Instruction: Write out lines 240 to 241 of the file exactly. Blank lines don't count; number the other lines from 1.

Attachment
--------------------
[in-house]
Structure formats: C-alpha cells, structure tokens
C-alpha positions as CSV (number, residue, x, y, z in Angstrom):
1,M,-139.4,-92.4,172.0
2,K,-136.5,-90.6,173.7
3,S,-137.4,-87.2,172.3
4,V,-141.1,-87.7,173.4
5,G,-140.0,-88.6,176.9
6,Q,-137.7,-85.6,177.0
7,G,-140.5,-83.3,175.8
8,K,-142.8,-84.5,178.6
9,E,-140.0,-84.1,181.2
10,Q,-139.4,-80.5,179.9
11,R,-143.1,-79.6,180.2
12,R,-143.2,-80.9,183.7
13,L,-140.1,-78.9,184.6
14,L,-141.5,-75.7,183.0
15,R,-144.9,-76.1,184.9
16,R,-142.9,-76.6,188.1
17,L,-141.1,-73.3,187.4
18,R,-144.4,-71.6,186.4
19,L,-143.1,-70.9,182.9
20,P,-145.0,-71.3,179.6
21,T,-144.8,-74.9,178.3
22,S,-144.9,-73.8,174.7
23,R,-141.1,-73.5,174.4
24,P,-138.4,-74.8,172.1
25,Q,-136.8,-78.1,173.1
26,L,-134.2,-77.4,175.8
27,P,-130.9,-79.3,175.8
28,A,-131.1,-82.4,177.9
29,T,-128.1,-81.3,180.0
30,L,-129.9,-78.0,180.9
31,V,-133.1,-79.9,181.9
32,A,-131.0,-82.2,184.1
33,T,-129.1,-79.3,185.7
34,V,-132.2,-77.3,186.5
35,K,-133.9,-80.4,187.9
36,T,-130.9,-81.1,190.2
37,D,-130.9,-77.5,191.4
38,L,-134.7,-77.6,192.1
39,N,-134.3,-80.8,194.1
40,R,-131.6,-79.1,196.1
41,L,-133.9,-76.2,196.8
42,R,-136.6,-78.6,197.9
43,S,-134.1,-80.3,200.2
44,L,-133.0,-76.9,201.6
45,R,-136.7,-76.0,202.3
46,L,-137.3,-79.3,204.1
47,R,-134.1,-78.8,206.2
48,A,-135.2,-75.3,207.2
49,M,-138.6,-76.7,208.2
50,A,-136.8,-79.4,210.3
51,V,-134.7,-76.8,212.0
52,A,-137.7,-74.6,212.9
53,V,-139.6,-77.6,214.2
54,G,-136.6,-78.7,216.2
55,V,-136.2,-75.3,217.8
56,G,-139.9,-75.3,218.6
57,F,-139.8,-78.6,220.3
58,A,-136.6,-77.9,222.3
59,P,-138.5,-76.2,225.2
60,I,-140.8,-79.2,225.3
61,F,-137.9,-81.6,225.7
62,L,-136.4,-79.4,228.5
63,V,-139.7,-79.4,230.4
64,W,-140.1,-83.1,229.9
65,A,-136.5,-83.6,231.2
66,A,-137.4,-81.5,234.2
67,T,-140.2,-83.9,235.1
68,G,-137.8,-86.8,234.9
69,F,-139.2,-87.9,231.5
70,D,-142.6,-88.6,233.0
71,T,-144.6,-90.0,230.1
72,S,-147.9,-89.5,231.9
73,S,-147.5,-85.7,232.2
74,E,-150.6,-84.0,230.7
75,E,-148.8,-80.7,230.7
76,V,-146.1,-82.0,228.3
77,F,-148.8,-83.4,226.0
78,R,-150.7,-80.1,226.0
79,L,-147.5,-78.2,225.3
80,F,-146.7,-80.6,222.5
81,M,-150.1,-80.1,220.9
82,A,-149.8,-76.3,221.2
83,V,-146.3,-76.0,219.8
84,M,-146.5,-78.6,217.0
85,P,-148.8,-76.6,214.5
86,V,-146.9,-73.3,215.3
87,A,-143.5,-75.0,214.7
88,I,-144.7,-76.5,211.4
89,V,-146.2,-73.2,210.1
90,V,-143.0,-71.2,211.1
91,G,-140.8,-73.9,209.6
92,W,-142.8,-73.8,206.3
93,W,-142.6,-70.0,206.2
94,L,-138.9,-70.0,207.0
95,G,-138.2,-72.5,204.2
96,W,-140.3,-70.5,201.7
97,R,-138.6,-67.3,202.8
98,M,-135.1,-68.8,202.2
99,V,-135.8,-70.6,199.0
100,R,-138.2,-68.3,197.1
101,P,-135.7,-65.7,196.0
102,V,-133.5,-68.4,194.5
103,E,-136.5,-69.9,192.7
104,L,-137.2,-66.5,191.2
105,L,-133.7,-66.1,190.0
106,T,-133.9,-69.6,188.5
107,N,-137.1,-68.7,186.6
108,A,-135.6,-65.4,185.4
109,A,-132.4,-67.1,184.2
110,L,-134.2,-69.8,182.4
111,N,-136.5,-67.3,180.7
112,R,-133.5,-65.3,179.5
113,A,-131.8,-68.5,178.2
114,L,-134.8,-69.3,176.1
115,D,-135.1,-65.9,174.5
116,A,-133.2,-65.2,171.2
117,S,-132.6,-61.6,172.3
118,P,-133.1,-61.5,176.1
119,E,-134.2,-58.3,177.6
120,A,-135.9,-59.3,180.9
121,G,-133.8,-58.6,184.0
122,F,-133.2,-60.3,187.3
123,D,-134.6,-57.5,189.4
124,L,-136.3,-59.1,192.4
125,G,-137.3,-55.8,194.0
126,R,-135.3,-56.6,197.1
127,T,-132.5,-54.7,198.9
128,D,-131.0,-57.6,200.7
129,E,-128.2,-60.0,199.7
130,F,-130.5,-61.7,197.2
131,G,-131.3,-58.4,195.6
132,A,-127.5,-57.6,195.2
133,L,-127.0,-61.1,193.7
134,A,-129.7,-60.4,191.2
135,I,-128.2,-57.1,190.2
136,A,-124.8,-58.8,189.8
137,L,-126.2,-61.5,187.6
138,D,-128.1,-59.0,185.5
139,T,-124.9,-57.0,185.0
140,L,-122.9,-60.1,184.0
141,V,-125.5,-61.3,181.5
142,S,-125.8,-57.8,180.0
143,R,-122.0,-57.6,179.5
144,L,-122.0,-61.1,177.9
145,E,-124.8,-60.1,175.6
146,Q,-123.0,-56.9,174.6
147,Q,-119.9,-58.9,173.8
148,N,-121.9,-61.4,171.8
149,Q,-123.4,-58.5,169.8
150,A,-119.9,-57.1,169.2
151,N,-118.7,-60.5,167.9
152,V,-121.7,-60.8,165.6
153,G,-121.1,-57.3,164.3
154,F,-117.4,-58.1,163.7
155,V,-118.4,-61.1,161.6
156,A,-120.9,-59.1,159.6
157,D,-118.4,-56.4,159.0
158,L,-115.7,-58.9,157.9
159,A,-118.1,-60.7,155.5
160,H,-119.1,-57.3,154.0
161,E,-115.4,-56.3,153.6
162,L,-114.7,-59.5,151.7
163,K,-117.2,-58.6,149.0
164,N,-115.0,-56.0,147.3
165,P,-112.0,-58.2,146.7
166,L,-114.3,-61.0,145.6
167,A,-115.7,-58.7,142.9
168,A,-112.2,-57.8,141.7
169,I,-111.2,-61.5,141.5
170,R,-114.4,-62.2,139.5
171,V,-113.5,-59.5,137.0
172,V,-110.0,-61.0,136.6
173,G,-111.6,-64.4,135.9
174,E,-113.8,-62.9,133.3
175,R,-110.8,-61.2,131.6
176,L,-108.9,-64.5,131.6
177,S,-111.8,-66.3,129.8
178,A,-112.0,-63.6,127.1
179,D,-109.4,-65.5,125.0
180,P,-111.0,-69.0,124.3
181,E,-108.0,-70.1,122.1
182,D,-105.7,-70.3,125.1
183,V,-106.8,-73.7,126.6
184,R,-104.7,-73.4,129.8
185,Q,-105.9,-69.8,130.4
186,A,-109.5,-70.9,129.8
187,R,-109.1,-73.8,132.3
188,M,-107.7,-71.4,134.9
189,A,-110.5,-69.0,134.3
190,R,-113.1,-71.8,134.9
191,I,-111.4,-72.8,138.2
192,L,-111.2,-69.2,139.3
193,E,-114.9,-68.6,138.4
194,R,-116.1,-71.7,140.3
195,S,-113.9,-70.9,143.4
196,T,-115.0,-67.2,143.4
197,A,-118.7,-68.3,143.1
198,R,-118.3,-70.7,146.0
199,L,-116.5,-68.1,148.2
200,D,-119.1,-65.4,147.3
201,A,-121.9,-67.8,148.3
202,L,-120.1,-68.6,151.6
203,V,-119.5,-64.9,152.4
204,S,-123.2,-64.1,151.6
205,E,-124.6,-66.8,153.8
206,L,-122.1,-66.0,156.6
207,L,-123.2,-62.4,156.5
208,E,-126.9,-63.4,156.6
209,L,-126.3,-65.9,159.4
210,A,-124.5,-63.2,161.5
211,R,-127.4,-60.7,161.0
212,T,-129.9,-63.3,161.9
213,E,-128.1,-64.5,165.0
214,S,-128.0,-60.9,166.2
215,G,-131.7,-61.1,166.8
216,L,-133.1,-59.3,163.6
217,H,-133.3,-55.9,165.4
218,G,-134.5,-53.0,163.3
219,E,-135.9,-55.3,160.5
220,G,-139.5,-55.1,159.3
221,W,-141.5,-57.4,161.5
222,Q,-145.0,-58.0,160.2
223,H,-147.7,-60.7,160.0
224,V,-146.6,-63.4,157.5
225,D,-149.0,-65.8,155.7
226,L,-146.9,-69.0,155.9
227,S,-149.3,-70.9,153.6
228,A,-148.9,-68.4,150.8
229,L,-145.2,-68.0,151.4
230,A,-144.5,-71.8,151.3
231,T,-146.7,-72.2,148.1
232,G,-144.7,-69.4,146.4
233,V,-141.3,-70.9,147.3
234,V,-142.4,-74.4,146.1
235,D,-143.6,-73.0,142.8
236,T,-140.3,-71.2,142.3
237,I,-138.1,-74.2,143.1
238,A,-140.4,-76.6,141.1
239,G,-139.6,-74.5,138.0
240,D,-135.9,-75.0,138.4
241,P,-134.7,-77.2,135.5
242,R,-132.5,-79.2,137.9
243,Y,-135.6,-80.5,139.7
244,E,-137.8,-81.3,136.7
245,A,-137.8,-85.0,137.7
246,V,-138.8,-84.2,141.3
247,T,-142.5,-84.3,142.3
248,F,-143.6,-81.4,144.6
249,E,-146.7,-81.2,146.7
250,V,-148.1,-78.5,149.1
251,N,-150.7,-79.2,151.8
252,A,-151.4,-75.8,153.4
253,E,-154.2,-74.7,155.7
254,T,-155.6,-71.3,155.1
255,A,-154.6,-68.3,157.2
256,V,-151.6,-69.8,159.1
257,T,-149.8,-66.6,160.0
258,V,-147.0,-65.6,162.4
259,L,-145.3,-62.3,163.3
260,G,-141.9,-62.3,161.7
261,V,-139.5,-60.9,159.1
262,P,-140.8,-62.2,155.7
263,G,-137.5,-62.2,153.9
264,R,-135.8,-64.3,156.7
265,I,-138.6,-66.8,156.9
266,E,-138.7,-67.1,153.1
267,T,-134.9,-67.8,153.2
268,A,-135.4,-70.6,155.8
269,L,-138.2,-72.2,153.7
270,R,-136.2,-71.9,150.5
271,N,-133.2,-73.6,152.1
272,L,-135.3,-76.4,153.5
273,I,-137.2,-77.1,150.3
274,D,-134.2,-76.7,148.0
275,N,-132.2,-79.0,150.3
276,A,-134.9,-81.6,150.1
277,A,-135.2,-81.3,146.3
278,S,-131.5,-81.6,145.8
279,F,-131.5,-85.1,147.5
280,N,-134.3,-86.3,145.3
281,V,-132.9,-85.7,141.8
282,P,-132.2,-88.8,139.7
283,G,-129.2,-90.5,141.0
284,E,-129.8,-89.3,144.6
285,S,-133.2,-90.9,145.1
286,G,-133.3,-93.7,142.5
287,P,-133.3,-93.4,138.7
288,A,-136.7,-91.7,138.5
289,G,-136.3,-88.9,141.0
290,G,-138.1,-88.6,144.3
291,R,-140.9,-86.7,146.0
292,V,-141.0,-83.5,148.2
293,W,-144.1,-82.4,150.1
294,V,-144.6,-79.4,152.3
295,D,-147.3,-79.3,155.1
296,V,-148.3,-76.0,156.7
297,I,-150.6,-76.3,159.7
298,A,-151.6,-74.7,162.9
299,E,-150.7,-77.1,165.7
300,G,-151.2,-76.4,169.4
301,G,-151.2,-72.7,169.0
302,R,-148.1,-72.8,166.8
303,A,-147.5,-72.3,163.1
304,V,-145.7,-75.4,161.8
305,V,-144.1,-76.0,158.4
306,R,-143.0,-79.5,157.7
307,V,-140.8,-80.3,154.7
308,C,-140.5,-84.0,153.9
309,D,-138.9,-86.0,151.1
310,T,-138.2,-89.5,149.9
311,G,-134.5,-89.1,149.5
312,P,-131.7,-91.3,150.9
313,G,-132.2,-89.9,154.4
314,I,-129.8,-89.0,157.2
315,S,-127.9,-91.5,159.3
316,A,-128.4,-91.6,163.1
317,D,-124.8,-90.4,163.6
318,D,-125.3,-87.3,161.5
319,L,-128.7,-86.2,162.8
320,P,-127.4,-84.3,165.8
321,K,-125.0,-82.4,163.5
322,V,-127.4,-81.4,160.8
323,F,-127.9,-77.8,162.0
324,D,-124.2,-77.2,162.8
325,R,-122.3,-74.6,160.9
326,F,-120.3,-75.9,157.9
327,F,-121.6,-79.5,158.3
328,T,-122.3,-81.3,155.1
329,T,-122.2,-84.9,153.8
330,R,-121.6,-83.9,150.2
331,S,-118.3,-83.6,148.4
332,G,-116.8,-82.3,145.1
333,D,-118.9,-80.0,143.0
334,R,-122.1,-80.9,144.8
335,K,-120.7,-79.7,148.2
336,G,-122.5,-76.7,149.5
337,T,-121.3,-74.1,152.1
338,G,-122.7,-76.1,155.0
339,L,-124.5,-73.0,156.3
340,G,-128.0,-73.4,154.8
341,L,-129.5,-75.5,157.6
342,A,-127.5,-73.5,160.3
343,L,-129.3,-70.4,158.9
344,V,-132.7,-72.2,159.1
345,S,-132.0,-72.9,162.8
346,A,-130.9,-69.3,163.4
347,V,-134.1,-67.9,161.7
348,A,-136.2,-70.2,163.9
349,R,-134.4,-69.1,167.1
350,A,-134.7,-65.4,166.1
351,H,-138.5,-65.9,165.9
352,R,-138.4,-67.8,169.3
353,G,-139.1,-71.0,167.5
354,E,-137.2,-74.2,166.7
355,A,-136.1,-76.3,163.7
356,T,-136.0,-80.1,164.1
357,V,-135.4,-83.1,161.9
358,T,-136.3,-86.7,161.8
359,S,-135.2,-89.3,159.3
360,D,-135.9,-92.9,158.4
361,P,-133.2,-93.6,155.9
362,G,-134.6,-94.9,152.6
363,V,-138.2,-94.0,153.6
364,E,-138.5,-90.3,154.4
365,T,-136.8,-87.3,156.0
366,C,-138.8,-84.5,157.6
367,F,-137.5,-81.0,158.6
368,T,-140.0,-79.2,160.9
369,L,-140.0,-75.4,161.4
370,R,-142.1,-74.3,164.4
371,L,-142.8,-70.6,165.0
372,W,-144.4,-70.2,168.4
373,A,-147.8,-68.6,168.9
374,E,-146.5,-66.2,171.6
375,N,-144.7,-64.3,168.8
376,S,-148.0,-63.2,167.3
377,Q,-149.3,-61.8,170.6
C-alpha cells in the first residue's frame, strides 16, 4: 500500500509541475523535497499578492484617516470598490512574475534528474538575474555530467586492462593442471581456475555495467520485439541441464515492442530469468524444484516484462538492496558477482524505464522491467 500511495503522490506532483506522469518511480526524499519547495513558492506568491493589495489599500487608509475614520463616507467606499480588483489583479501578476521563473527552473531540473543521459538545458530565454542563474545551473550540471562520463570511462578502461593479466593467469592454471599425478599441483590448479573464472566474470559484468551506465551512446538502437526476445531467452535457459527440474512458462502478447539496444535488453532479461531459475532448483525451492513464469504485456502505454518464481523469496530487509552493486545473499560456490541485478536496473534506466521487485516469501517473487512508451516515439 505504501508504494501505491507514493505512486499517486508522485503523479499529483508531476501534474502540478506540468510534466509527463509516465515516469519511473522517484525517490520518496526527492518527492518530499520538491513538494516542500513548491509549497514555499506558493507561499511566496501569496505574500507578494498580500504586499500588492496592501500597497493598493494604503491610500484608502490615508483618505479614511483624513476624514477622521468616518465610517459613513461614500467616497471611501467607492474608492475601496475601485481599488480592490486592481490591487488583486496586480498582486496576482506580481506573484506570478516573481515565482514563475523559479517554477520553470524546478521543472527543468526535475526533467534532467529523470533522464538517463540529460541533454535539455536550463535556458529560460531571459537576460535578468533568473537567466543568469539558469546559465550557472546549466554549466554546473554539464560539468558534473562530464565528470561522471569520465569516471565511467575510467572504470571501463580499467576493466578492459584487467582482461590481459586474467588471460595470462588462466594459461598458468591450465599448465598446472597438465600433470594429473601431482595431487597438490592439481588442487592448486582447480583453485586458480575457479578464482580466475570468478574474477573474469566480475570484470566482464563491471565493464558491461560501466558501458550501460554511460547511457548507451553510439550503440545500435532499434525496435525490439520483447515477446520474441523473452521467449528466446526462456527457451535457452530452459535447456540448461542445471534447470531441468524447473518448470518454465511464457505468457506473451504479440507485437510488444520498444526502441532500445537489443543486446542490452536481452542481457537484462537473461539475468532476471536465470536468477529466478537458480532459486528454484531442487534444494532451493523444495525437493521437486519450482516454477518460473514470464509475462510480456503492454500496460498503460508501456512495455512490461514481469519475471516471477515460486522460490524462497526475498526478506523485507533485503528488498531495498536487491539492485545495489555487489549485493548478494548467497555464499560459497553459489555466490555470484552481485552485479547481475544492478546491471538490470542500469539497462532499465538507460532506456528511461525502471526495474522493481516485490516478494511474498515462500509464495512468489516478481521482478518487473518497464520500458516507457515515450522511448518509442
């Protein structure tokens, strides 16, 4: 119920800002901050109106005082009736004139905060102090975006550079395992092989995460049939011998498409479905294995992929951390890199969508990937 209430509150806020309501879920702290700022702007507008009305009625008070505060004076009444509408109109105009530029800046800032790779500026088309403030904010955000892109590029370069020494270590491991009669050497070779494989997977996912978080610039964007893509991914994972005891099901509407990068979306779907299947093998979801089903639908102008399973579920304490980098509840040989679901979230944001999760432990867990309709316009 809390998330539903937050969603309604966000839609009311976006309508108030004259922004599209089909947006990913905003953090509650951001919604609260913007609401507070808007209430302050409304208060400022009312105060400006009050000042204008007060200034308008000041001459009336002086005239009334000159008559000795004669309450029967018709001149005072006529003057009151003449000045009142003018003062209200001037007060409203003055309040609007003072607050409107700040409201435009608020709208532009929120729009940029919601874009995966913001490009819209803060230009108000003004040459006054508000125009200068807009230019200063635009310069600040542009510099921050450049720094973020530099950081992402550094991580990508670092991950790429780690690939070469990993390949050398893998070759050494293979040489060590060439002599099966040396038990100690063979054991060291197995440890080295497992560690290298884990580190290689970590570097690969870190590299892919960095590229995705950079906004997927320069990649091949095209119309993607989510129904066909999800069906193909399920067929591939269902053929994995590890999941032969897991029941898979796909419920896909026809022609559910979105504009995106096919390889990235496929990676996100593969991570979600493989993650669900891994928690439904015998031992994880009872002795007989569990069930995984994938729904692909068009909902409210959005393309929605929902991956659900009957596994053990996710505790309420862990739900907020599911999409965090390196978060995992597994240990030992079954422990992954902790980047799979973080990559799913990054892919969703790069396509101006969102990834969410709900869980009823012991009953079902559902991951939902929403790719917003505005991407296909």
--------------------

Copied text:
237,I,-138.1,-74.2,143.1
238,A,-140.4,-76.6,141.1